The Flyjin controversy is getting hotter and hotter amongst the foreign circles in Japan. Weird, but these people should wake up and figure out that it doesn't matter what the foreigners think - it only matters what the Japanese think. (But, then again, the amount of panic was in inverse proportion to their Japanese ability, so I guess they care about the foreigners as most of them live a life shelled inside a foreigner community bubble in Tokyo).
You know, this issue would probably die down if these dumb foreigners who split would just wise up and take my advice:
1) Be humble, bow their heads profusely and say "Sorry!" repeatedly - quietly in private to those they betrayed.
2) Quit making excuses. No one wants to hear your lame excuses. Do you want to hear excuses when those around you screw up? No!
3) Shut your mouths and don't talk back and make excuses when you do apologize. There is a word for talking back when you are being reprimanded and it is "iikaeshi" (言い返し) - don't do it. Shut your mouths and say "Sorry!" ("Sumimasen. Moshiwake arimasen!" is preferrable).*
I am sick of this subject and am really sick of people attacking me for telling you what was going to happen, before it happened; also while it happened; and after it happened (like I am doing now). The Japanese don't like what you guys did and you destroyed a ton of trust and probably can't recover that.
This is proof positive of how these foolish Flyjin messed up their own lives and have negatively influence ours with their selfish and irrational behavior.
It's ugly but it's a fact. Get mad at me for telling you that all you want, but it won't change the reality. Here's more proof of what the Japanese think about Flyjin:
From Yahoo! Japan Sports:
Translation: It was announced on April 2, 2011 that Yomiuri Giants pitcher Brian Bannister (30-years-old) was released on March 15. Since the Giants have no intention of returning him to Japan, Nippon Professional Baseball (NPB) commissioner Ryozo Kato (69-years-old) has accepted the application.
March 15, after the earthquake, Bannister returned to the United States without permission of the Giants front office. He stated, at the end of March, that he had no intention of returning to Japan. A Giants spokesperson said, "His actions are very one-sided and so we intend to deal with him (Bannister) and his agent harshly." Through this incident and the agreement between the baseball leagues around the world, Bannister has now been forced into retirement and is no longer eligible to play baseball professionally in any country in the world including the United States. (emphasis mine)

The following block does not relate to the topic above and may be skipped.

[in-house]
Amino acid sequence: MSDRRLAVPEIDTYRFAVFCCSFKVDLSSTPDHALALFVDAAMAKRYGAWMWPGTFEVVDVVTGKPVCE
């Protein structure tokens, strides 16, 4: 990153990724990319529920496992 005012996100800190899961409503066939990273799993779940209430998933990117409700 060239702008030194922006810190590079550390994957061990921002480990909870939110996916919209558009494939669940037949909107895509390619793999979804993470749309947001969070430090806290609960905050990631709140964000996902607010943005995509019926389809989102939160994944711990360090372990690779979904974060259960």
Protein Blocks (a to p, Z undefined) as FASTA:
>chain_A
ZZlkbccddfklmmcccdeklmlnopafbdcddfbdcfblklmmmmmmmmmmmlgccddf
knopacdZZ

As long as these people fail to recognize the damage they have caused themselves (and the rest of us) and continue to make excuses in public forums rather than apologize to those who need it in private, then to hell with them.
And make no mistake about it, this is not so much a breach of contract as a breach of trust issue.
That baseball player, Bannister, did not even discuss leaving with his employers the prospect of leaving Japan. What makes him different than these foreigners in Tokyo who split without discussing amongst their Japanese staff?
I think the answer is self-evident: There is no difference.
*Take my advice when you apologize to your Japanese boss and peers and do it exactly like I have described here. It just might save your job.
Here's a ton of stuff the Japanese are saying. One guy, a foreigner (became a nationalized Japanese) and famous soccer player for Japan national team, Ramos, says that "the foreigners that ran away shouldn't come back and that the Japanese don't want them back" Tons of Japanese comments that agree: 逃げたい外国人 さっさと帰れ もどってくるな http://ameblo.jp/ramos-ruy/entry-10834259061.html
More on Dempa 2ch (famous social networking site in Japan) and even a community started that is anti-Flyjin in the Japanese community: http://logsoku.com/thread/hayabusa.2ch.net/livejupiter/1301439006/
Point? See?The fool who ran away have screwed things up not just for themselves... regardless of their excuses. Denial is not just a river in Egypt.